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The beauty of striving Print
Guest column
Thursday, Mar. 17, 2016 -- 12:00 AM

On a recent trip to Florida, I went kayaking in a nature preserve. I started in the Gulf of Mexico and followed the shoreline into a creek that wove and curved through a forest of banyan trees.

Banyan trees are so mysterious. Thier roots rise up out of the ground and intertwine to make the trunk and roots shoot out of the branches and reach toward the ground­­ -- actually, I cannot tell exactly where the roots are originating from as they flow together in a beautiful and tangled mess.

Striving toward the water

As I paddled further into the forest, I was so struck by the trees along the water. The roots on the bottom dove into the water and the roots from the branches (hanging above the water) reached down to almost touch the surface. Sometimes, I had to maneuver around the vines hanging down, because they (rather forcefully) blocked the way.

What struck me was these roots and vines were striving. They were striving toward the water -- reaching with an energy that could only be understood by careful reflection and observation. They were moving with every cell in their being toward their destiny.

My heart was moved, because I was reminded of images in the Psalms of this striving for water­­ -- this thirst. This is our proper attitude in front of Christ. The substance of our being was made to desire the Living Water of Christ’s love.

As I was kayaking, I was forced to ask myself how much my attitude and posture­­ -- the way I live -- ­­reflects this striving. In these questions, I was reminded of the dignity of my humanity that is expressed in my conversion.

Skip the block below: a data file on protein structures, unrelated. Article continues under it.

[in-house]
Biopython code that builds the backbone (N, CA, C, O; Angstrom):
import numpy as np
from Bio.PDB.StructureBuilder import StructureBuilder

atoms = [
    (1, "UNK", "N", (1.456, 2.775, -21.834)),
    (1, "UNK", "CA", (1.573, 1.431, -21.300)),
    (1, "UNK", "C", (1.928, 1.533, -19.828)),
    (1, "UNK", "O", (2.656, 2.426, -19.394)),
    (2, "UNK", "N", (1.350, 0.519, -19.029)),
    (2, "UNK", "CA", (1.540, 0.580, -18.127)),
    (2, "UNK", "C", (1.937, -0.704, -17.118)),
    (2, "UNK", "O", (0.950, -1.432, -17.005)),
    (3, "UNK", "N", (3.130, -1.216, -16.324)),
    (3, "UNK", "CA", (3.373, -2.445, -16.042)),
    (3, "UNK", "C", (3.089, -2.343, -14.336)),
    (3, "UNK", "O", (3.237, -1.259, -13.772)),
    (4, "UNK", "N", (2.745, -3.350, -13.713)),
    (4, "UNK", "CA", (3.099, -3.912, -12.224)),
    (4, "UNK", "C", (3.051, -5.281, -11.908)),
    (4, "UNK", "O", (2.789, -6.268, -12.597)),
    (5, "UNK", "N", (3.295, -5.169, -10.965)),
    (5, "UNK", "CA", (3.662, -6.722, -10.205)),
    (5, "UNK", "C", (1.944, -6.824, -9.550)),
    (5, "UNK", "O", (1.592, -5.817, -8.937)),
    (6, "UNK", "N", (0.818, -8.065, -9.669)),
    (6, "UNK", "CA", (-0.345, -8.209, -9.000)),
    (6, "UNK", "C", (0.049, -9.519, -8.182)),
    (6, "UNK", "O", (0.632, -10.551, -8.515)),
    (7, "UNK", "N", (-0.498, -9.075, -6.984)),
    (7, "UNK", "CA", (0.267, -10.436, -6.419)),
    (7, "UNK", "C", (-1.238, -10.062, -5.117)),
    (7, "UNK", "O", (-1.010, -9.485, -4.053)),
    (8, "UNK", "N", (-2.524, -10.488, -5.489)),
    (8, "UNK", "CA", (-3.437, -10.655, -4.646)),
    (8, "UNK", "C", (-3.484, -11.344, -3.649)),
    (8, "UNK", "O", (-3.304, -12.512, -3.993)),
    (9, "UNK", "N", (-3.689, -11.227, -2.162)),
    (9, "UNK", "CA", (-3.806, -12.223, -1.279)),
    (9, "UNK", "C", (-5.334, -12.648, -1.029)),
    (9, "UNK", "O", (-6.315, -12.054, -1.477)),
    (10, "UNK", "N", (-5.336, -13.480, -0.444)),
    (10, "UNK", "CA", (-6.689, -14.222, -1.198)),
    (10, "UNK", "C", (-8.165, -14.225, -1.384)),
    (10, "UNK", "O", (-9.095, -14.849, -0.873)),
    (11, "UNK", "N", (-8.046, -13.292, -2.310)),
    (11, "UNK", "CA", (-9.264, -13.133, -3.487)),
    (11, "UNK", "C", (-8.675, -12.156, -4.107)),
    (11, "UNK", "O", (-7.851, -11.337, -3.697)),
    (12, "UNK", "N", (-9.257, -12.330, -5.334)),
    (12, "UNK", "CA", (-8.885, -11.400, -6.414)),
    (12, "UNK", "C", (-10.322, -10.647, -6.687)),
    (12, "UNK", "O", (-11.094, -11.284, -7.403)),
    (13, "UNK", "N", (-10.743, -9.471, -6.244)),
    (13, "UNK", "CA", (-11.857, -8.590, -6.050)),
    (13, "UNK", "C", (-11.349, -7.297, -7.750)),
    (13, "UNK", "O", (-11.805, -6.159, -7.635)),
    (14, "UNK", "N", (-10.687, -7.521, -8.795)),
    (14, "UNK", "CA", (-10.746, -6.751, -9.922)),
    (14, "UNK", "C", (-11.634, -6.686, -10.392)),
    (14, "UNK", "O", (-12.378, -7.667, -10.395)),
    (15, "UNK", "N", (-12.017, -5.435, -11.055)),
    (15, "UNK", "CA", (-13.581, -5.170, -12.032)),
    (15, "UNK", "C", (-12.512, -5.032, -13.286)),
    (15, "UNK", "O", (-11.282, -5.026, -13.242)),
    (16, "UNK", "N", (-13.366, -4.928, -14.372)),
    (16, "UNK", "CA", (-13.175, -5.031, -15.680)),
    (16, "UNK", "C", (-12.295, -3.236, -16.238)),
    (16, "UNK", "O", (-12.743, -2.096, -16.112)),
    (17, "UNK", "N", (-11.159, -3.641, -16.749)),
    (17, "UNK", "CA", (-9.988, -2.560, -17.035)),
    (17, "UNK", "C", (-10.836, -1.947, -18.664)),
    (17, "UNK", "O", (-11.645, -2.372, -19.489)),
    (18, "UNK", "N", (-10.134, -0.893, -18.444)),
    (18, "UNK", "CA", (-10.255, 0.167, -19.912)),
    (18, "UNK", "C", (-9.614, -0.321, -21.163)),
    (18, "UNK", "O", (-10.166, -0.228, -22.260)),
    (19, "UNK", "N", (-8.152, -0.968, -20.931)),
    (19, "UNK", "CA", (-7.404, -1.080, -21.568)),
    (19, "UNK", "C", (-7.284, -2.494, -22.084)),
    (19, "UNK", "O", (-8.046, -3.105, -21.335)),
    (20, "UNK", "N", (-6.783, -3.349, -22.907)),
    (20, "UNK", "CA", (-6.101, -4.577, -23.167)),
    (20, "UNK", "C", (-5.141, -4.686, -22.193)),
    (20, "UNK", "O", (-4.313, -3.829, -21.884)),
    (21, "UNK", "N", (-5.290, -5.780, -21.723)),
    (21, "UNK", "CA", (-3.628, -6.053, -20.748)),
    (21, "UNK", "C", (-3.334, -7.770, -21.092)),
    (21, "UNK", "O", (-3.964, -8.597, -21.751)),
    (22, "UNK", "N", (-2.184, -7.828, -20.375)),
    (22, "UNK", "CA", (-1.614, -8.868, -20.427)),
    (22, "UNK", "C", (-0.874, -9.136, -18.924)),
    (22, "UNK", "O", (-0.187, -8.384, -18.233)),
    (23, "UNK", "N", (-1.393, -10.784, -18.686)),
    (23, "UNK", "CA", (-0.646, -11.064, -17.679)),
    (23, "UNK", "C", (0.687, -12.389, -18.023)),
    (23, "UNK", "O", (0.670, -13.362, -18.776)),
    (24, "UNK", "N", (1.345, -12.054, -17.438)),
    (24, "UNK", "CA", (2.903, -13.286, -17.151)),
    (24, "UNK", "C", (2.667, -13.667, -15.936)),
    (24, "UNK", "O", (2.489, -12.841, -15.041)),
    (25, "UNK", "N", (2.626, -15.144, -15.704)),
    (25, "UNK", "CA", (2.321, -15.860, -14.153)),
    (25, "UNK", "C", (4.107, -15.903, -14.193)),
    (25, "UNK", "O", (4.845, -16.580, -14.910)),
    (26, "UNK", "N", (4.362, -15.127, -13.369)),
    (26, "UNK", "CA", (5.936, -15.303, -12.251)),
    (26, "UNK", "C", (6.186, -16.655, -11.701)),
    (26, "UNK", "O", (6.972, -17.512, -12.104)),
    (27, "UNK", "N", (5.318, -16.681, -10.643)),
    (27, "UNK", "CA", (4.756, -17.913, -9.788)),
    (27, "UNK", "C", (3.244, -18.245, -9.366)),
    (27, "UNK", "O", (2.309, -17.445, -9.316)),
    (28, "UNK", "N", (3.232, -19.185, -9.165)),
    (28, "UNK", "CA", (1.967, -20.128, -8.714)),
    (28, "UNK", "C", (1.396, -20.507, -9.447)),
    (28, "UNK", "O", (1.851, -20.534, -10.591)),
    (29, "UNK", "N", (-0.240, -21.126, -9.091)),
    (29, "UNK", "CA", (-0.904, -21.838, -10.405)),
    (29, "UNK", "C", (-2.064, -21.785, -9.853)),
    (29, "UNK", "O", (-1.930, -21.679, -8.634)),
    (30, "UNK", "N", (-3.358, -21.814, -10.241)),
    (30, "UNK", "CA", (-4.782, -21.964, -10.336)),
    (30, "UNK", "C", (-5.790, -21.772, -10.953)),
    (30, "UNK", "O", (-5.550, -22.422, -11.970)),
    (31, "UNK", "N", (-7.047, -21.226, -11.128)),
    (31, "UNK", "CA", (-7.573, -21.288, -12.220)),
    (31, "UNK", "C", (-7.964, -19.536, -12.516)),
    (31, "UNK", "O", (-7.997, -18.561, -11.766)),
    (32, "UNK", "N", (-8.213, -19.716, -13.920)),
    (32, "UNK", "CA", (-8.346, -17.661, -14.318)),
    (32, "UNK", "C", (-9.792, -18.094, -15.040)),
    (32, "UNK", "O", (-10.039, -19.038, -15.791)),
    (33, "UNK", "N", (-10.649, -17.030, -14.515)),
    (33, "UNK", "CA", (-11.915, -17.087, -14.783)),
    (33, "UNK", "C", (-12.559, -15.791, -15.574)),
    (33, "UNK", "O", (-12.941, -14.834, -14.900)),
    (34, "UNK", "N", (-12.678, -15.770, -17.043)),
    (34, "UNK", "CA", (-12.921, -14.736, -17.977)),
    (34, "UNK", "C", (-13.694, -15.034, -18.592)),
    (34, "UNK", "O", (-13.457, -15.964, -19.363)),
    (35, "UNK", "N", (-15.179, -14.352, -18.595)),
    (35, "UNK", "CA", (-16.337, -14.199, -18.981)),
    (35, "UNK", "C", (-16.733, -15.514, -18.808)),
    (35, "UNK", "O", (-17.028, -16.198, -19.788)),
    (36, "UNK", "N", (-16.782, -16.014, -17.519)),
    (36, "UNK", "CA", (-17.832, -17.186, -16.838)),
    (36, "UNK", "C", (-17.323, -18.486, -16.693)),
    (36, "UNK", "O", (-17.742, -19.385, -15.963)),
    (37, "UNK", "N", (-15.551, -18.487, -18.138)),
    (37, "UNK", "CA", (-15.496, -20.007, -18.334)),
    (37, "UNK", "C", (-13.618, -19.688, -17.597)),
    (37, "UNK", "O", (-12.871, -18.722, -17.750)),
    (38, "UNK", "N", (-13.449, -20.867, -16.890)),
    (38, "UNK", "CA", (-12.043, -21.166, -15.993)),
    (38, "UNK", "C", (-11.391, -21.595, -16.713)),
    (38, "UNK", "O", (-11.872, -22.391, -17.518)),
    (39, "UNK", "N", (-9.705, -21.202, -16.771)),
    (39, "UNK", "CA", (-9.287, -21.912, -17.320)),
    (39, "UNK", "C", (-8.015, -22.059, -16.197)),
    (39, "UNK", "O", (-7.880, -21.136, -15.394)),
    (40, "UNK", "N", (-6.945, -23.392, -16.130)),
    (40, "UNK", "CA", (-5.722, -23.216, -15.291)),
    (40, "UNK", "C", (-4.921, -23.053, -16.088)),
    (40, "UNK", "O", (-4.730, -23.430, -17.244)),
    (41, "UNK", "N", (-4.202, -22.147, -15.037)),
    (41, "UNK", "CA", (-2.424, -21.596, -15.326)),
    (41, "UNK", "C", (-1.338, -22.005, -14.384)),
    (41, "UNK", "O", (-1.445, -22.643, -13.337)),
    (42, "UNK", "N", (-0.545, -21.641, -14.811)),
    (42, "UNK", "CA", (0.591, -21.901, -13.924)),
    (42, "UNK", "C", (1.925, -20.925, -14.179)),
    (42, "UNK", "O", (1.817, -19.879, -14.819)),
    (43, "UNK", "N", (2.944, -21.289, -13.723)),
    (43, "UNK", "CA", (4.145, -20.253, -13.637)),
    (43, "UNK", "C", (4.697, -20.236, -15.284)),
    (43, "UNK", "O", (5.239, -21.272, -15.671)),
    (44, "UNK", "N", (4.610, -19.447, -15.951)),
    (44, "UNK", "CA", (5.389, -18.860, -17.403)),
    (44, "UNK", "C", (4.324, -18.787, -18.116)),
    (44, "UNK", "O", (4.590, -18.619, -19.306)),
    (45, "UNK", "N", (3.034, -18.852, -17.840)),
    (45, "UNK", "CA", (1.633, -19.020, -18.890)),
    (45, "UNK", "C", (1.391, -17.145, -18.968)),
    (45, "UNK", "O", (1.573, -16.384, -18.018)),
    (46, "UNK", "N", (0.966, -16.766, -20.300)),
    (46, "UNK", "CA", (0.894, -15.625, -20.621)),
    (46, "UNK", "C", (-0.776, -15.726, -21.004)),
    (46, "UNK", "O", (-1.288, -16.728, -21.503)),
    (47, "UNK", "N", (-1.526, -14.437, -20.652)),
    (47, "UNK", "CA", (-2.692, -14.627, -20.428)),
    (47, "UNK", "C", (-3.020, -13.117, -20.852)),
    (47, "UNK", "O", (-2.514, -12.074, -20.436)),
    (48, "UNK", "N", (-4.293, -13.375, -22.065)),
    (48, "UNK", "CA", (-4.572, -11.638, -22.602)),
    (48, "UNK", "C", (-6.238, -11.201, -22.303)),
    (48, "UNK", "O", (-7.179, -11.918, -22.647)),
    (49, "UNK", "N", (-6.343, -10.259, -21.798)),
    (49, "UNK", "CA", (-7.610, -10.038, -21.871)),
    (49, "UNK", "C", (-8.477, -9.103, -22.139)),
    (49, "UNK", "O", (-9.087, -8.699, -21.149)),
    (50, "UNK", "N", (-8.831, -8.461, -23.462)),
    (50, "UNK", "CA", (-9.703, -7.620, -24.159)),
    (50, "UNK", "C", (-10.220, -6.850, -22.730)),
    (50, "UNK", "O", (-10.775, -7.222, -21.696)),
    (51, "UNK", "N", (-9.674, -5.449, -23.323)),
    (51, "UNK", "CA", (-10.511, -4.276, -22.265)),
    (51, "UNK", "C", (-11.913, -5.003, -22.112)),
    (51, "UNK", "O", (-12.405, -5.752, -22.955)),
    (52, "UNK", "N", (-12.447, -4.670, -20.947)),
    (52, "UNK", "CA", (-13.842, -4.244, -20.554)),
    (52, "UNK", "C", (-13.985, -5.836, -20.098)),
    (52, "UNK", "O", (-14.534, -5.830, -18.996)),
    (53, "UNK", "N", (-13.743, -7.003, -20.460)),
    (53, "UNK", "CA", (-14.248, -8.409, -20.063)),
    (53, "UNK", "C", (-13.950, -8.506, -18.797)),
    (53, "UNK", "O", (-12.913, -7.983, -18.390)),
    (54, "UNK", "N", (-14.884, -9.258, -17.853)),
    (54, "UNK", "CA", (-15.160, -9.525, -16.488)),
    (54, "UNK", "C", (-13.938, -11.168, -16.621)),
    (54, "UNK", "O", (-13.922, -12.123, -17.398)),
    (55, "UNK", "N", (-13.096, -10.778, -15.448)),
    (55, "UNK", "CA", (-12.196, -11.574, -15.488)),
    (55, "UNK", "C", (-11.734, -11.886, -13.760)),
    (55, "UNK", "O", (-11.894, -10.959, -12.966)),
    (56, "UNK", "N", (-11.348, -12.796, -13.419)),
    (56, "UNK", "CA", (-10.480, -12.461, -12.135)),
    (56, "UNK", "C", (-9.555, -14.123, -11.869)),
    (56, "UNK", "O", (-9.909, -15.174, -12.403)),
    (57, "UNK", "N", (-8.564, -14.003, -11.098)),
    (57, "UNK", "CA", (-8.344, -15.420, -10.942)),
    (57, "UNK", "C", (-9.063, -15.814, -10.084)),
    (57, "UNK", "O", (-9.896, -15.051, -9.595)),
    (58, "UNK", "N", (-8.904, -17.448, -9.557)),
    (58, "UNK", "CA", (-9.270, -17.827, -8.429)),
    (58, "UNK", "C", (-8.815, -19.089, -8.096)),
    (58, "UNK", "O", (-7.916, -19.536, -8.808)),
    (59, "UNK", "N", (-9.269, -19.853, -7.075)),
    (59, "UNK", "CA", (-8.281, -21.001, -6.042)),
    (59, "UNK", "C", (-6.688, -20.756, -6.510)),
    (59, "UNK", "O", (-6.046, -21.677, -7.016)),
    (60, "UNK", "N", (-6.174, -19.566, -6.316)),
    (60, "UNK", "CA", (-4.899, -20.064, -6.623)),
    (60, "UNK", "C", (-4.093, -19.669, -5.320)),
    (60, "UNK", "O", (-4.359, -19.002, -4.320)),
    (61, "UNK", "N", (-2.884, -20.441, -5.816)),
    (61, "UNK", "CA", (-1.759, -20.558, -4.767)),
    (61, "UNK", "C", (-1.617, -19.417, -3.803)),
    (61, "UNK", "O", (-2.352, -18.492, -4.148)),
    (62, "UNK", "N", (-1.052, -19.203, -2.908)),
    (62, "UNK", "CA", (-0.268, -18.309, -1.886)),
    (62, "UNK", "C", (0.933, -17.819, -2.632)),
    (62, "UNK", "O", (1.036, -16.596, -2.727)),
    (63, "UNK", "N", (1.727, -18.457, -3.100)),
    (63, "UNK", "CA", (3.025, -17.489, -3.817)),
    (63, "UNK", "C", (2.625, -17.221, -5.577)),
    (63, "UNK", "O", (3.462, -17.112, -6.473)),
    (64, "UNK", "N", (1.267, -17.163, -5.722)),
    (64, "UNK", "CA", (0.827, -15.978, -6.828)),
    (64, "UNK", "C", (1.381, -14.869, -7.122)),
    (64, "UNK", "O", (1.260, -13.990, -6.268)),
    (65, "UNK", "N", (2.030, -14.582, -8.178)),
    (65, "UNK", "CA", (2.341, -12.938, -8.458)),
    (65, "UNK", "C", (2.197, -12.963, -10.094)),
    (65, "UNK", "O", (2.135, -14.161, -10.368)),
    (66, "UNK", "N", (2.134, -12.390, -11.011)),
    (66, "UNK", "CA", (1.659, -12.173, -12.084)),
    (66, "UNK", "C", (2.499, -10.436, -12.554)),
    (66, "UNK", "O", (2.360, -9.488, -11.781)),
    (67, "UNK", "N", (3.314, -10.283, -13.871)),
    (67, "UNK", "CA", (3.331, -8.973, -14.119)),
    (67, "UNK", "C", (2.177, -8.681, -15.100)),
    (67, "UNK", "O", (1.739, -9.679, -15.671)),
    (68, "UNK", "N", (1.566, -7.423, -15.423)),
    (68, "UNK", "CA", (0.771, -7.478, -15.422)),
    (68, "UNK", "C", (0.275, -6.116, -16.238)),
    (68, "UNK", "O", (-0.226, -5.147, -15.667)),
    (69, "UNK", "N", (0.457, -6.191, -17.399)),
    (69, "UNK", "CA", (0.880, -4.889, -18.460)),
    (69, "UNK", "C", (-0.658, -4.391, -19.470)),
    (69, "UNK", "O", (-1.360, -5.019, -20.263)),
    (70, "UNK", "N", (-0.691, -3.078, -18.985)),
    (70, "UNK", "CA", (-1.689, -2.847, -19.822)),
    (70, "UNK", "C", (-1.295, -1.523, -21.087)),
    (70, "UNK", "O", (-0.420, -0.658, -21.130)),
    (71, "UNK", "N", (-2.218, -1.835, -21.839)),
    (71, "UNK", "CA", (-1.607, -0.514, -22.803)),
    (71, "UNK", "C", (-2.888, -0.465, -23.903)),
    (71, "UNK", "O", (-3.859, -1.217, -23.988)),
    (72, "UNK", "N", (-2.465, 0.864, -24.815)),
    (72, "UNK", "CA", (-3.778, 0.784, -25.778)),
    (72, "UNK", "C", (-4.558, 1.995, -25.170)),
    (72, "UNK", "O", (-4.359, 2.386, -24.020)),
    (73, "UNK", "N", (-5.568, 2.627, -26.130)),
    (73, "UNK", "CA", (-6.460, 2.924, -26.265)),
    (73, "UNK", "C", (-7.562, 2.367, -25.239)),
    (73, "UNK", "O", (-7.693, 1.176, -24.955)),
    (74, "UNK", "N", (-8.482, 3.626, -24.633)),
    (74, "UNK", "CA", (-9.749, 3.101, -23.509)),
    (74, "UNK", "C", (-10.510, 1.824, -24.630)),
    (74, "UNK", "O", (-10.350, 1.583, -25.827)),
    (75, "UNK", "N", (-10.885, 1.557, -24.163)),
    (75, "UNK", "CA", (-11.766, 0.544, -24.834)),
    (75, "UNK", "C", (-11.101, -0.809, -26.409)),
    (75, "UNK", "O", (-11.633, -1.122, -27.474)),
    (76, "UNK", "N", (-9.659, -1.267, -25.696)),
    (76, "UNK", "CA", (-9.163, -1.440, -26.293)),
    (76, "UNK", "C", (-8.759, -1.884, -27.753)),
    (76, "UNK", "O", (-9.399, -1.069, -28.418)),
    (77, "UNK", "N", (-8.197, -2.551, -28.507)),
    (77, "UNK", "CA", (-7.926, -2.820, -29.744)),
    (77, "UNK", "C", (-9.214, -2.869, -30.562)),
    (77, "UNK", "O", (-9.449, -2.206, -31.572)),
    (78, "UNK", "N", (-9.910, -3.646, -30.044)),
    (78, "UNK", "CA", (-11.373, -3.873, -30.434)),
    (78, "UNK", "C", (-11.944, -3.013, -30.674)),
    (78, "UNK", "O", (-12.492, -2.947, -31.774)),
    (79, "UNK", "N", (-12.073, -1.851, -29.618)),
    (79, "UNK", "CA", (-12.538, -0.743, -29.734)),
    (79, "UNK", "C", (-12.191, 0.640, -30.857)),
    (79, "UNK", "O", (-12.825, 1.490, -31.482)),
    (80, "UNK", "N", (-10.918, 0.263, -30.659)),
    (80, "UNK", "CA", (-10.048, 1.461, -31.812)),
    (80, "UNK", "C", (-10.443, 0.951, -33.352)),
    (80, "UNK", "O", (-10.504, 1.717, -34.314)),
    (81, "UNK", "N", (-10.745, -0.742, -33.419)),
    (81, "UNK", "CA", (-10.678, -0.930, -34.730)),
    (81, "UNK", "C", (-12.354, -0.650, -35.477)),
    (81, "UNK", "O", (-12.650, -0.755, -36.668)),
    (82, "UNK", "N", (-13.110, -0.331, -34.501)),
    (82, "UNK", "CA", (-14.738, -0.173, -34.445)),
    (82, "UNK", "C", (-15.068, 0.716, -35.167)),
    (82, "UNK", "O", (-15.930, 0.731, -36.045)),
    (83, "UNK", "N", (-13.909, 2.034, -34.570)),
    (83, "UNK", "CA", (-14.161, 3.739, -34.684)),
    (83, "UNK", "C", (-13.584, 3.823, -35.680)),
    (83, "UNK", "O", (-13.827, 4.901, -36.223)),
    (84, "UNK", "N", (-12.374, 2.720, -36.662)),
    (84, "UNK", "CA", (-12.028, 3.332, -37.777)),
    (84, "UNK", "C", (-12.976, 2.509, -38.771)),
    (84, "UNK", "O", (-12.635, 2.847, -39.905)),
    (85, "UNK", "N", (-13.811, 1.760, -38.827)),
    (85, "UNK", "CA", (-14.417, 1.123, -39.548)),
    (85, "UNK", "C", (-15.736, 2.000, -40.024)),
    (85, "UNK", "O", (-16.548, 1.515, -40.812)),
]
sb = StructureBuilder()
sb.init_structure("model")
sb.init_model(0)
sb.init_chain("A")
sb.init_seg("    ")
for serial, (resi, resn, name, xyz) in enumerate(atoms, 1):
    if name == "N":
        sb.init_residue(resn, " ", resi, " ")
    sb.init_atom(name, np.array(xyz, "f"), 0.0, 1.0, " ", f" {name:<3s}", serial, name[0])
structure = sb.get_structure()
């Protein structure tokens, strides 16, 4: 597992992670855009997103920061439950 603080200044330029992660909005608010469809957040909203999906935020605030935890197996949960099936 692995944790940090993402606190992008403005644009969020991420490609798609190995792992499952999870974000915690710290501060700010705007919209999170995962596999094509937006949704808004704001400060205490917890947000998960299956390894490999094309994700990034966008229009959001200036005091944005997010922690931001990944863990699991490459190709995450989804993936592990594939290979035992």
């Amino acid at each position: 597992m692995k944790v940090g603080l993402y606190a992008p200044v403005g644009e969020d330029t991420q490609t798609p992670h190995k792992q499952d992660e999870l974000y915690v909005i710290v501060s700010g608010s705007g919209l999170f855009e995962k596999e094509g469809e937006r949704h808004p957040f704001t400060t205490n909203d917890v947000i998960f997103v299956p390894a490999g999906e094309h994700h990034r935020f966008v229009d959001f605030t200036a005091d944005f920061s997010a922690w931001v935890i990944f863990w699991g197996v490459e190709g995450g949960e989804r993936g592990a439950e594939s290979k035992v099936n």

Waking up to Christ

Before, when I had no experience of Christ, life was dry, and I did not have a yearning for what was good. During my conversion­­, I was waking up ­­and I started yearning. I started screaming. I​ started reaching for the Water that would sustain me. My dignity was awakened.

A couple of weeks ago, I was talking to a friend of mine on the phone. Even though I could not see her, I noticed in her a profound change. I said, “You sound really good. You sound different!” (She sounded awakened somehow.) After I said this, she said, “I have to tell you something . . . No, I have to ask you something.” At that moment, I knew. She had left the Catholic Church.

She and her husband had found an Evangelical Bible study group at their neighbor’s house, and they were confronted with questions that they had never looked at before. She was excited­­ -- but very curious.

She asked me all of the standard “Biblical proof” questions that were argued to her by the Bible group. (And, I tried my best to answer them in a non­judgmental, non­reactive way.) She had opened up -- ­­seemingly for the first time. I was humbled that she chose to confide in me this way. I told her I loved her, and that I wanted to walk with her in her journey.

I was so struck by my emotions following the phone call. All at once, I felt two very strong emotions: ­­one was extreme love for her and excitement for her journey; the other was profound sadness and mourning. I allowed myself this sadness, but by the next day, I chose to dwell in the love. I desire to accompany her, and I am awakened by her new-found passion and curiosity.

Striving for the Living Water

She is striving for Christ. (For the first time!) Her dignity is being awakened as she really yearns and screams out for Christ for the first time in her life. When I think of her voice now, I am reminded of the banyan trees.

Her voice and curiosity -- ­­her desire­ -- ­reflected the striving movement of the roots and vines. I am struck by the beauty of this image -- ­­and the extreme privilege to walk with her as she strives for the Living Water. Her striving reawakens my dignity and humanity.

What is your posture and movement toward Christ? When was the last time you noticed that you were reawakened? How do you react in front of someone who asks questions about the Church -- ­­is it a reaction that ignores the person’s dignity? Can you witness the beauty of striving?

Morgan Smith is a member of the Cathedral Parish in Madison and active in the Fraternity of Communion and Liberation.